Glucose-lowering medications protect against glaucoma, AMD
While diabetes is a risk factor for cataract, glucose-lowering medications appear to have a protective effect on the risks of open-angle glaucoma (OAG) and age-related macular degeneration (AMD), as shown in a study.
The study included 11,260 participants (mean age 65.1 years, 58.7 percent women) across three independent cohorts from the prospective, population-based Rotterdam Study. All participants were monitored for incident eye diseases (ie, OAG, AMD, cataract) and had baseline measurements of serum glucose.
Researchers collected data on glucose-lowering medication use, including metformin, insulin, and sulfonylurea derivatives. They performed multivariable logistic regression analyses to evaluate the association of various diabetes medications with eye diseases.
A total of 2,406 (28.4 percent) patients had T2D. OAG was diagnosed in 324 of 7,394 participants (4.4 percent), AMD in 1,935 of 10,993 participants (17.6 percent), and cataract in 4,203 of 11,260 participants (37.3 percent). Untreated T2D conferred a higher risk of OAG (odds ratio [OR], 1.50, 95 percent confidence interval [CI], 1.06–2.13; p=0.02), AMD (OR, 1.35, 95 percent CI, 1.11–1.64; p=0.003), and cataract (OR, 1.63, 95 percent CI, 1.39–1.92; p<0.001).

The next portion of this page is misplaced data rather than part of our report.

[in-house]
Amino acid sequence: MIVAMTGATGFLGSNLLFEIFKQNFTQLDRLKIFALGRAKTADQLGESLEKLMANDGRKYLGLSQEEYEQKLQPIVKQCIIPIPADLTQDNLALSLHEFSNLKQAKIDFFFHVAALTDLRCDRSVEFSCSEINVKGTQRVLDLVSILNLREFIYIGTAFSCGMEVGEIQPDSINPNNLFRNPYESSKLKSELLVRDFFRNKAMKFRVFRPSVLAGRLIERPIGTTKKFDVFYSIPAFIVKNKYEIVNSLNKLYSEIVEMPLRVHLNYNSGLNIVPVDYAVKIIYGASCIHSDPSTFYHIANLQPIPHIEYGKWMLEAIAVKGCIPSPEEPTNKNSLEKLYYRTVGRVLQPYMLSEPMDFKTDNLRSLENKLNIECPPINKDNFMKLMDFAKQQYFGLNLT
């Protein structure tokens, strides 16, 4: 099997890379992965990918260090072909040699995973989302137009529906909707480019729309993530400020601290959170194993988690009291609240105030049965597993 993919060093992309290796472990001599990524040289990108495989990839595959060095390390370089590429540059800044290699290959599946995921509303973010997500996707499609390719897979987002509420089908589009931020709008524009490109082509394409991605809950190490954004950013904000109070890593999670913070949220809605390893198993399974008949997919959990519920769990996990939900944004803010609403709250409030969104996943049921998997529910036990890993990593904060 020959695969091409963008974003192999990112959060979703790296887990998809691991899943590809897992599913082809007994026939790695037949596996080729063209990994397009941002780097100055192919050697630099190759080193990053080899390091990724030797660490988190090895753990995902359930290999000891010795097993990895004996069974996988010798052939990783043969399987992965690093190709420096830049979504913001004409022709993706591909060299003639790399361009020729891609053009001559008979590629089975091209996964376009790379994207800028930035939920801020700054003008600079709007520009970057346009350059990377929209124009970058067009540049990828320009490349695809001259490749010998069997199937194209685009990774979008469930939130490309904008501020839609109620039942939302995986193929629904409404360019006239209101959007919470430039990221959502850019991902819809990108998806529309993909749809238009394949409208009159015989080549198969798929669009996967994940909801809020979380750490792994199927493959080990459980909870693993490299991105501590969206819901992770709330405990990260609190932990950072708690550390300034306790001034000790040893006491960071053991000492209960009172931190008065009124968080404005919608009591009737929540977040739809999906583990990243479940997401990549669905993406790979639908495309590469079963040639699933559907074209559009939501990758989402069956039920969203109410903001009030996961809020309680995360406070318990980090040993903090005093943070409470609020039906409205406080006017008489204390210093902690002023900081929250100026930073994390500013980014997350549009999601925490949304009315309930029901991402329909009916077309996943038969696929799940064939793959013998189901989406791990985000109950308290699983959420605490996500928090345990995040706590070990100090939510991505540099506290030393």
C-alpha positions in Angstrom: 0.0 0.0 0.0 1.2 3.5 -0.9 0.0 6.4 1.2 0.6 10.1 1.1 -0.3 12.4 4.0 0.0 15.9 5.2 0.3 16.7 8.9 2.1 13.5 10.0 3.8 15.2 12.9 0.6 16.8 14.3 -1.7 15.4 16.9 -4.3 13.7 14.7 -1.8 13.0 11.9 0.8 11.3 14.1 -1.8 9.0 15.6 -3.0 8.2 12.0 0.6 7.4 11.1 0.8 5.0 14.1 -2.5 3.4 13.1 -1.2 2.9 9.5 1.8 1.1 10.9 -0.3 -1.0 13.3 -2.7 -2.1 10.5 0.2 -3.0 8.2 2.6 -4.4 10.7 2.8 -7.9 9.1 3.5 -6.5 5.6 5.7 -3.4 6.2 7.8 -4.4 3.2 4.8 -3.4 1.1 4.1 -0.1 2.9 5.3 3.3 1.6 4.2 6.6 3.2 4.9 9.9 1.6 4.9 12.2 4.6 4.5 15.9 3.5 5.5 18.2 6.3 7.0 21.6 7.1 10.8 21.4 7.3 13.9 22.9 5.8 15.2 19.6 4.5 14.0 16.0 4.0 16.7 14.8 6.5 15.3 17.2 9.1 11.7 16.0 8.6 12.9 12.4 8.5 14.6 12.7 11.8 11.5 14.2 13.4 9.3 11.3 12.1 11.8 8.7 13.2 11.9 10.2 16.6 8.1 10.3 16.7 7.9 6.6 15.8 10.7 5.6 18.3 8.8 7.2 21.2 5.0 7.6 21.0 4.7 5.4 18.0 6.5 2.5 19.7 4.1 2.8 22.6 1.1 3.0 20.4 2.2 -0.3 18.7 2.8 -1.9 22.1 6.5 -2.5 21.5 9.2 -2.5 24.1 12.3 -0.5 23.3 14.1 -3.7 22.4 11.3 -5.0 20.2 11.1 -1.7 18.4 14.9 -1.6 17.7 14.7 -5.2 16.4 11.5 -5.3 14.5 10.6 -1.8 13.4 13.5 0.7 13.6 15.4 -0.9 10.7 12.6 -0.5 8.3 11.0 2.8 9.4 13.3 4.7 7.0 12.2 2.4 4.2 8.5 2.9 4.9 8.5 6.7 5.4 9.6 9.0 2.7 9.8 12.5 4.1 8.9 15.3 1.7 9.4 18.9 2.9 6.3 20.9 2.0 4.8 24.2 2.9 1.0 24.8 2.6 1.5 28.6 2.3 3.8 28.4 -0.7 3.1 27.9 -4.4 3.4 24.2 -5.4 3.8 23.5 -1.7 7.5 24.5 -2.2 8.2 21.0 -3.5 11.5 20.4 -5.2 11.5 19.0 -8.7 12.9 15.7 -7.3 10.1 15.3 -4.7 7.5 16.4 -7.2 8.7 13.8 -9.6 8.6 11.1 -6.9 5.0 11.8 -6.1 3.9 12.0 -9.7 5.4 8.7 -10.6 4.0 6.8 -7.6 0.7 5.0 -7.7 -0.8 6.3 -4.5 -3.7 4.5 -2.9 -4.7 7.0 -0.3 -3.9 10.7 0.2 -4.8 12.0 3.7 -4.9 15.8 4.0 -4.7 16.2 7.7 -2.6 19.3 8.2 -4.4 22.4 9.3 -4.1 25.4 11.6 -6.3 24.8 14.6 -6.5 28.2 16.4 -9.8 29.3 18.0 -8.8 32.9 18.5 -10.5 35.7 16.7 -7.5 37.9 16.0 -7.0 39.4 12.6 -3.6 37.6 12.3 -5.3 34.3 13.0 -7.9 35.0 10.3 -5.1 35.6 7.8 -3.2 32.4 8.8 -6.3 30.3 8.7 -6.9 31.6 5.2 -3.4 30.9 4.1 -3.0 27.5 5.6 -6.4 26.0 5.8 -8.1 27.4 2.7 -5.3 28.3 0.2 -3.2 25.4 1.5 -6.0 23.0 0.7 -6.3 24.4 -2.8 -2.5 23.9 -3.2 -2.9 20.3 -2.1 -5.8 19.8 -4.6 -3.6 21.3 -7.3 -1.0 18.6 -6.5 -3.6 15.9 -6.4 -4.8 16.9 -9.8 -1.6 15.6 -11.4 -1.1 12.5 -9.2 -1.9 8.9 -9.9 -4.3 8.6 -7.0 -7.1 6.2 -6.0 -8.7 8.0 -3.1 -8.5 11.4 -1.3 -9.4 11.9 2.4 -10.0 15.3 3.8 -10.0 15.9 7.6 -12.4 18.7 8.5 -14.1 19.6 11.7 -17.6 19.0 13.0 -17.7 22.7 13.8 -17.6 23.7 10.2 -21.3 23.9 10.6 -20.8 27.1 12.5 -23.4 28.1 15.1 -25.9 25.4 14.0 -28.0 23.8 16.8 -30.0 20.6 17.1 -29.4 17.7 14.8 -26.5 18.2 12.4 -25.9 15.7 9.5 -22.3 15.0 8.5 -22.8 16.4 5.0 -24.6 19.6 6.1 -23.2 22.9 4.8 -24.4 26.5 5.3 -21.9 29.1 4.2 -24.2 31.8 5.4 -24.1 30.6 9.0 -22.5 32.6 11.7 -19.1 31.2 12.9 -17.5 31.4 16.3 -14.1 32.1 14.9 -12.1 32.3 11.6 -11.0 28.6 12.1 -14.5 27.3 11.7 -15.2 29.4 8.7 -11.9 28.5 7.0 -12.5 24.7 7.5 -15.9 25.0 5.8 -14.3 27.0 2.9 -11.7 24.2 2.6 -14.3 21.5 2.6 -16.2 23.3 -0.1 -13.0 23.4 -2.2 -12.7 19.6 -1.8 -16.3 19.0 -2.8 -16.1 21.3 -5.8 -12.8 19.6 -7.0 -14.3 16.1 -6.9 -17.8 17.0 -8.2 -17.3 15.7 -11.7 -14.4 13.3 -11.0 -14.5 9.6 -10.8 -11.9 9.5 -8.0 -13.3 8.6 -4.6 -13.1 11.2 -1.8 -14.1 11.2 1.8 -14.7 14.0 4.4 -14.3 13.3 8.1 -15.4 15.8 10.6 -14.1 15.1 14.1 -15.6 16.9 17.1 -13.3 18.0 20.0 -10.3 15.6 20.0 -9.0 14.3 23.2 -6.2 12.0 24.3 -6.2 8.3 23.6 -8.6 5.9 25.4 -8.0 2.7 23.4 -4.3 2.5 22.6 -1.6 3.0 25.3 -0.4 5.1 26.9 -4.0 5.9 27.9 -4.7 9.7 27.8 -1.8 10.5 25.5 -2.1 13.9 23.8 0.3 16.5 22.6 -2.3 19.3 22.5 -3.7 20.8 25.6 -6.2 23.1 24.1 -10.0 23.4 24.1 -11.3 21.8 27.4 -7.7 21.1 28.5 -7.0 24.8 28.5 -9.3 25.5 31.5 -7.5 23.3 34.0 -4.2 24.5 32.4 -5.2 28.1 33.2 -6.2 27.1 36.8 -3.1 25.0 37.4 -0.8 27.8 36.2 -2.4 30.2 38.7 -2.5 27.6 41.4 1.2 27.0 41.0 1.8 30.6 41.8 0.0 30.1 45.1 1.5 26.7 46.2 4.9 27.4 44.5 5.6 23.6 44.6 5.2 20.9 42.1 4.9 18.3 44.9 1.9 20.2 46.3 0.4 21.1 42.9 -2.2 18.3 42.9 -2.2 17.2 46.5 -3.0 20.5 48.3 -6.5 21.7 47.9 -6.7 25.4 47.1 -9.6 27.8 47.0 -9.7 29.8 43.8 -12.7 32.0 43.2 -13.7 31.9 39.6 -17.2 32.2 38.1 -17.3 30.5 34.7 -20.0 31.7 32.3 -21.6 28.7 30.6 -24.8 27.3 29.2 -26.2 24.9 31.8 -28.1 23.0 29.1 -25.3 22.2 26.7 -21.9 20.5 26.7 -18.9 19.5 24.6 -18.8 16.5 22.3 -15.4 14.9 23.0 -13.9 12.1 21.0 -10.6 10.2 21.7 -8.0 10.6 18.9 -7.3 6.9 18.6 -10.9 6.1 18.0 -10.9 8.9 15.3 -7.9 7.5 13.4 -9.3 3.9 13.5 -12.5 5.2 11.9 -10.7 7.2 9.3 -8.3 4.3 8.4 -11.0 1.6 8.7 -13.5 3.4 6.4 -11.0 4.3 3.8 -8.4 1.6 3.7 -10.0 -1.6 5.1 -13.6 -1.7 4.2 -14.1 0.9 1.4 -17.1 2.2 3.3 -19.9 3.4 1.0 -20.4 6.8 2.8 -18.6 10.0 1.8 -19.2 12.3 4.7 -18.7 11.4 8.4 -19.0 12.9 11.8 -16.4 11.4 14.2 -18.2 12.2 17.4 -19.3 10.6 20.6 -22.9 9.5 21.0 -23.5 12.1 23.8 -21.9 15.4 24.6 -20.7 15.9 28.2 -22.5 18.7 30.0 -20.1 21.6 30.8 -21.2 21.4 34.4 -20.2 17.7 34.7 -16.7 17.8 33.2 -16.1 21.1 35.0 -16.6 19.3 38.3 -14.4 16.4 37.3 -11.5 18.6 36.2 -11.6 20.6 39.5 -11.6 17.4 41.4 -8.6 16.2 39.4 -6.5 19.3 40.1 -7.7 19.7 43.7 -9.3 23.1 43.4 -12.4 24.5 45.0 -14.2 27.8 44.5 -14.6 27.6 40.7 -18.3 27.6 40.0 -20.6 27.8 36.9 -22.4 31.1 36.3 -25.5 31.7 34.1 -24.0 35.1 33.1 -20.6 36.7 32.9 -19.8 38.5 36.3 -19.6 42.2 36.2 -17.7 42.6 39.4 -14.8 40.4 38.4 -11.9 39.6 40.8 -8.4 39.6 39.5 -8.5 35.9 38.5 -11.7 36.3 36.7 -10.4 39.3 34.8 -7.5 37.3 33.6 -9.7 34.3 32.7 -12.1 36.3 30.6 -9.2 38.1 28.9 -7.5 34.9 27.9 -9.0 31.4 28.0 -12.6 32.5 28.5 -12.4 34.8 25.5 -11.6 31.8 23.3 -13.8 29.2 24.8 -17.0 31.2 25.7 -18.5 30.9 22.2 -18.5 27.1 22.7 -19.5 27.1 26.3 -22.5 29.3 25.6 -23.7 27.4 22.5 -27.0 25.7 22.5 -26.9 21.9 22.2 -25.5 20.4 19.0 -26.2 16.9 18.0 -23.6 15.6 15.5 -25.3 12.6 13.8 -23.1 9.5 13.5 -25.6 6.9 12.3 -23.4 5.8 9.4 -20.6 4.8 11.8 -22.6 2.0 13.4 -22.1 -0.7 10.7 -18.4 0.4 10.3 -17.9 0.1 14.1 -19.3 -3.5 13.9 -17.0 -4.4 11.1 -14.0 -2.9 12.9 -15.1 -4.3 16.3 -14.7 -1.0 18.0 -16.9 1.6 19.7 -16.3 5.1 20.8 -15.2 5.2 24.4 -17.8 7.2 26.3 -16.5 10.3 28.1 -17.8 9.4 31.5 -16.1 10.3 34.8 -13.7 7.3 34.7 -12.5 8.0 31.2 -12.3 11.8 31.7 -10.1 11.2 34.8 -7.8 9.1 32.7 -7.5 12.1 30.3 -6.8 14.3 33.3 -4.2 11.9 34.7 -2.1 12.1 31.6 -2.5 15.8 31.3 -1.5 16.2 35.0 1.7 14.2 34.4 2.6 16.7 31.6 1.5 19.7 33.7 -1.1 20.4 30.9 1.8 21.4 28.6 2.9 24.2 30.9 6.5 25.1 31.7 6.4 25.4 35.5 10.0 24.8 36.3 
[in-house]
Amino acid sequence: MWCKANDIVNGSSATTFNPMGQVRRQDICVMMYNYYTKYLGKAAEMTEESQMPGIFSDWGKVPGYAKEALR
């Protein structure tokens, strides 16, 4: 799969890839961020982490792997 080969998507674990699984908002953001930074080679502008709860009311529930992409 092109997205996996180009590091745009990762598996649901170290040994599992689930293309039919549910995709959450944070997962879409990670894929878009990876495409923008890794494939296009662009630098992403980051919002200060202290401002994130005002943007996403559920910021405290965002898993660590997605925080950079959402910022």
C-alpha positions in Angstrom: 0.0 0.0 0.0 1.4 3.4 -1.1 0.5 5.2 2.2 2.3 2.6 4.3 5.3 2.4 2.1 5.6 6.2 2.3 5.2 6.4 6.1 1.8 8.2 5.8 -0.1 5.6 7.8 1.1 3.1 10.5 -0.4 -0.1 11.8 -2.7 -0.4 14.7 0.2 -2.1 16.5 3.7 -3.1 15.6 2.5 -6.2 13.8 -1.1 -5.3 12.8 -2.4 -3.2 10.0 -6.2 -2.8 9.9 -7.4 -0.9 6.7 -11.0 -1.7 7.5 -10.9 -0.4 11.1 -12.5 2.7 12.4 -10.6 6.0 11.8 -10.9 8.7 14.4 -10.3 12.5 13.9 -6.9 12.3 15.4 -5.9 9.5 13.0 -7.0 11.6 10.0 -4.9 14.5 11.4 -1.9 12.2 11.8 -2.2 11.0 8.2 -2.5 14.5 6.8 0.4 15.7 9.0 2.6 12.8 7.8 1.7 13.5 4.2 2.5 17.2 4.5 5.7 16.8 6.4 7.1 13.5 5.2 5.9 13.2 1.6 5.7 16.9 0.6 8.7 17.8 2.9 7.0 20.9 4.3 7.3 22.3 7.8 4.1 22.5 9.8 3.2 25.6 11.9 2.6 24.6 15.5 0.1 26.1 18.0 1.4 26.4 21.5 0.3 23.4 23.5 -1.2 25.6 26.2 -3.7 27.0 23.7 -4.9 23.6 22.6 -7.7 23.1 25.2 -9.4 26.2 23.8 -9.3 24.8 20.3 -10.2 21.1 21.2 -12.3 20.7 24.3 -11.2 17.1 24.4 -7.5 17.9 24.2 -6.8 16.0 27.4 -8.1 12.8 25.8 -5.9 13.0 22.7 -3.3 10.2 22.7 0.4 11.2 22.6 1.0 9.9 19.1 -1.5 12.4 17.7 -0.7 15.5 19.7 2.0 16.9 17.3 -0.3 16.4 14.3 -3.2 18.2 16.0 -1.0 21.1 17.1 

On the other hand, treatment with metformin exerted a protective effect on the risk of OAG (OR, 0.18, 95 percent CI, 0.08–0.41; p<0.001), while other diabetes medications (ie, insulin, sulfonylurea derivates) were associated with a lower risk of AMD (combined OR, 0.32, 95 percent CI, 0.18–0.55; p<0.001).
The cumulative lifetime risk of OAG was notably lower among individuals taking metformin than among those without T2D (1.5 percent vs 7.2 percent). A similar pattern was observed for the lifetime risk of AMD, which was lower among individuals taking other diabetes medications vs those without T2D (17.0 percent vs 33.1 percent).
Interventional clinical trials are needed to establish the benefit of glucose-lowering drugs on the risks of eye diseases.